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Tue 7th Apr 2020 - Opinion Special – What’s the exit strategy? by Paul Chase

What’s the exit strategy? by Paul Chase 

If our involvement in foreign wars has taught us anything it is that it’s a lot easier to get into a war than it is to get out of one. Modern generals ask: “What’s the exit strategy?” before asking the politicians why they want to do this in the first place.

But now we’re faced with a different type of foe – covid-19. The response to the threat caused by this novel virus is more than half the world’s population is living in lock-downs of varying severity. The Spanish Flu of 1918 caused a death toll of about 228,000 people in the UK, and somewhere between 50 million and a 100 million deaths worldwide. The UK death rate was between 10% and 20% of those infected and was a consequence of a “do-nothing” response from the government of the day. The outbreak came in three waves over the course of about a year and was eventually self-limiting as population exposure led to what today we would call “herd immunity”. It wasn’t until 1933 the use of an electron microscope identified the cause of the disease as a form of influenza caused by the (H1N1 A) virus and spread by droplets passed from one person to another by sneezing and coughing.

So, the response of the UK government to covid-19 has been to take measures to curtail freedom of movement and to close businesses in a way unprecedented in peacetime. The idea of “riding this out” and letting the disease spread to create herd immunity seemed to be the early government strategy, although it’s denying it now. Then came the early modelling from Imperial College, London that suggested a laissez-fare approach leading to herd immunity would result in more than a quarter of a million deaths. Imperial College’s initial report also looked at various forms of social distancing including a “lock-down” and concluded deaths could perhaps be kept below 20,000 if these measures were implemented, but timing was crucial. The government appears to have been persuaded to take this approach. And it’s not hard to understand why. A death toll of a quarter of a million would simply be unbearable and the government would take much of the blame.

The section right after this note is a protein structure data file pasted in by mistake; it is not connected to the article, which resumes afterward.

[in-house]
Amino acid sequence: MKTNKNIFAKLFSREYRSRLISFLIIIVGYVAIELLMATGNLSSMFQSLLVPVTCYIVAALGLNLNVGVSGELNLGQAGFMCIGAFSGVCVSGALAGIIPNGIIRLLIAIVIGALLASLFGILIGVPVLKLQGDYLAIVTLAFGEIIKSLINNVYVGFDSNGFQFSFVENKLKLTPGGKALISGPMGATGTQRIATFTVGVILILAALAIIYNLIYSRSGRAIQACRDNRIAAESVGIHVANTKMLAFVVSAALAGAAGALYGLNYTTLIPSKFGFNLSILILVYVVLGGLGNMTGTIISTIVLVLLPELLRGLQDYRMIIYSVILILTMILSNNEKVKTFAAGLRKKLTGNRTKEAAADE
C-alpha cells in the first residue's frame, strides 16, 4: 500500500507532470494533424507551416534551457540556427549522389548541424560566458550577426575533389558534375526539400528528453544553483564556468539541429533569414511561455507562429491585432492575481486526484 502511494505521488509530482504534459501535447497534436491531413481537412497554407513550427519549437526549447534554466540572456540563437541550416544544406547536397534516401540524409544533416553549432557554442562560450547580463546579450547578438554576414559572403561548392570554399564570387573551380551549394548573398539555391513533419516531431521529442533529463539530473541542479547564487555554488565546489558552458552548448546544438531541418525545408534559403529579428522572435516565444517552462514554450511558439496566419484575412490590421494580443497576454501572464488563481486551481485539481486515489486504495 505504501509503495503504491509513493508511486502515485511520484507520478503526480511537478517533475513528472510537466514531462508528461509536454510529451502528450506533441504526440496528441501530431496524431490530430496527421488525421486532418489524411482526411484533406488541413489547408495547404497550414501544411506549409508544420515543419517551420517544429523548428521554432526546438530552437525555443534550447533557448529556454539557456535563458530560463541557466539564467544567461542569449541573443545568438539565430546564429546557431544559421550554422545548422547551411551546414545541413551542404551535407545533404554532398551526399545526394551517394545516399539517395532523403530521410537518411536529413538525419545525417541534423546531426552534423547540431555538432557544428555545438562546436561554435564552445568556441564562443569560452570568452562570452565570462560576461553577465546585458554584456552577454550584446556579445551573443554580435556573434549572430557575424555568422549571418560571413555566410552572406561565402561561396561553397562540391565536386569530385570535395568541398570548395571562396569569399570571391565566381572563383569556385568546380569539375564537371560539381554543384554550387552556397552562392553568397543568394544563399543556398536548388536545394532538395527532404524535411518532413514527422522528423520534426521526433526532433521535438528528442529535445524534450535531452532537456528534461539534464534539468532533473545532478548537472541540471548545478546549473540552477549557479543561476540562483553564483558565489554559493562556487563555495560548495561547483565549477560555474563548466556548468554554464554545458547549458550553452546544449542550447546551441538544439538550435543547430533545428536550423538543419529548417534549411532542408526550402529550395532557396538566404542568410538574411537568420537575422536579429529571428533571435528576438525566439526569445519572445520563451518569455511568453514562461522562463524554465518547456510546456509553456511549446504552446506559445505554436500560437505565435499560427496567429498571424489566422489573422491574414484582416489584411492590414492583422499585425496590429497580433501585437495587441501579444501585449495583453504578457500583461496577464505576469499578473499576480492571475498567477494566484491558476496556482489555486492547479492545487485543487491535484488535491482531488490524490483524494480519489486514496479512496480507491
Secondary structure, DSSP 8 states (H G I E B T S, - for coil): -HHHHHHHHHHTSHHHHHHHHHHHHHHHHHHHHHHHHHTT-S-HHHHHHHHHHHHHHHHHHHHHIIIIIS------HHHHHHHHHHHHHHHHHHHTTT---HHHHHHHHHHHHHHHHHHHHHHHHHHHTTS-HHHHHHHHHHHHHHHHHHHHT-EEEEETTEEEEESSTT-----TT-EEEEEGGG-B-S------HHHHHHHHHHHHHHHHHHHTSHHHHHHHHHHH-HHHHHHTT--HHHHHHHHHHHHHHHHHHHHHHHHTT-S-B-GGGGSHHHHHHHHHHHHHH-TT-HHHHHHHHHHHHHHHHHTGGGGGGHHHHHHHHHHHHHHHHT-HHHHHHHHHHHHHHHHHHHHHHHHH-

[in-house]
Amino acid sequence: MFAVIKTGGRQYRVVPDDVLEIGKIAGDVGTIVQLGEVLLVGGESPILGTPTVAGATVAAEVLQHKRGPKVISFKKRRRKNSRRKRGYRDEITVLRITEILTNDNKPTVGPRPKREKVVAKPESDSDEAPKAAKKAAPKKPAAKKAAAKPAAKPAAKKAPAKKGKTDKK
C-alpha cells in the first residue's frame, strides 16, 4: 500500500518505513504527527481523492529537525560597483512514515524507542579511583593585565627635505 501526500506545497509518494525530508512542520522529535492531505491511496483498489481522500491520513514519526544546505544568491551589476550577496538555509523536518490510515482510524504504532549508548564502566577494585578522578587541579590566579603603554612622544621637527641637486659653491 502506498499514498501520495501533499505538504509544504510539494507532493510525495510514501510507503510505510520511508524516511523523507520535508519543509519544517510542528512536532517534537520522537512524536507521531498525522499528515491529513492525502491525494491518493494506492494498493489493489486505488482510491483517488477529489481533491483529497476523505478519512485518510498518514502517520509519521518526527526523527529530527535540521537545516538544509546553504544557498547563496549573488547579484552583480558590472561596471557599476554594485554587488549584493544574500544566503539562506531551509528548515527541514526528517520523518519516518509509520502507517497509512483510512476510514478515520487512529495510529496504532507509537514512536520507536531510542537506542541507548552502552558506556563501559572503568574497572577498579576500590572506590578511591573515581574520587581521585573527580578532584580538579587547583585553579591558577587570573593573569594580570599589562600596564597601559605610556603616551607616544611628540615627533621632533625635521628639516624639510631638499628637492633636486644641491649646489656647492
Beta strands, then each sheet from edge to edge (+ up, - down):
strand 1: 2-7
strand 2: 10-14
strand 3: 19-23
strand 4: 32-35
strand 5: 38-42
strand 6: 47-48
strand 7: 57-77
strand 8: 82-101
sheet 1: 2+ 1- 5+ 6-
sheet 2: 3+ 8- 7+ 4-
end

So, we’re now into the lock-down, and with no end in sight. And that is my concern and the concern of everyone in our sector and beyond. What is the exit strategy from lock-down – and is the government’s approach to suppress the disease, or, as I suspect, a carefully managed herd-immunity strategy by another name? The fact is the disease is now seeded in the population and formal tracing of infected persons’ contacts ended on 12 March. The purpose of the lock-down is to reduce the rate of infection so the NHS can cope. The government’s strategy is to keep those at very high risk quarantined, but for the rest of us lock-down is about ensuring our healthcare system doesn’t get overwhelmed until we’ve built up its resilience.

So, how and when do we exit from this? The narrative appears to be hospitalisations and deaths will peak over the next ten days and thereafter the rate of increase in both will decline. At some point – say the end of May – the government may then cautiously start lifting the restrictions and life can gradually return to normal. It seems to me this rests on several assumptions that we simply don’t know are true. Firstly, the true level of infections will be at least ten – perhaps 20 times – greater than the official number, which merely reflects the current level of testing, and therefore herd immunity starts to self-limit the spread. Secondly, people develop resistance to re-infection for a significant period of time once they’ve had initial exposure – and we don’t know this either.

I suspect there will be a second and perhaps a third wave of infections as the restrictions are lifted. This possibility has given rise to the idea we need an antigen-test that will identify those that are immune because they’ve had the disease and survived, and they can be given greater freedoms than those that haven’t developed immunity. It is suggested people will be given wristbands to identify them. With all due respect to the good intentions of those suggesting this, it is utterly impractical to think we can gradually release 62 million UK citizens in this way when we struggle to arrange 25,000 tests a day for the virus itself.

So, what is the exit strategy? I think in reality it’s a mixture of muddling through and copying what other countries do. And hope and pray a vaccine can be found quickly. It is vital the government puts in place a national vaccination programme now – ready to go when a vaccine is identified. The idea we can lift restrictions and then reimpose them if there’s a second or third wave of infections, or we can divide citizens into two groups – those that have the mark of Cain and those that don’t – and treat each differently is simply nonsense.

The truth is once we’ve ramped up NHS resilience – emergency hospitals, extra ICU beds, extra ventilators, personal protective equipment – the government will be faced with a very real and very difficult trade-off – the one between saving lives and saving businesses and jobs. “Saving lives must take priority” is what most MSM commentators say. And in the short term they’re right. But we can’t afford to do this twice – the economic cost is simply too high. The government will take cover in modelling and the mantra “we’re following the best scientific advice”, but the truth is the decision to relax restrictions will be a highly political one – based on a calculation about how many deaths the public will accept as the price we have to pay to get back to work and repair the economy.

This is Darwinian selection at its most brutal.
Paul Chase is director of Chase Consultancy and a leading industry commentator on alcohol and health


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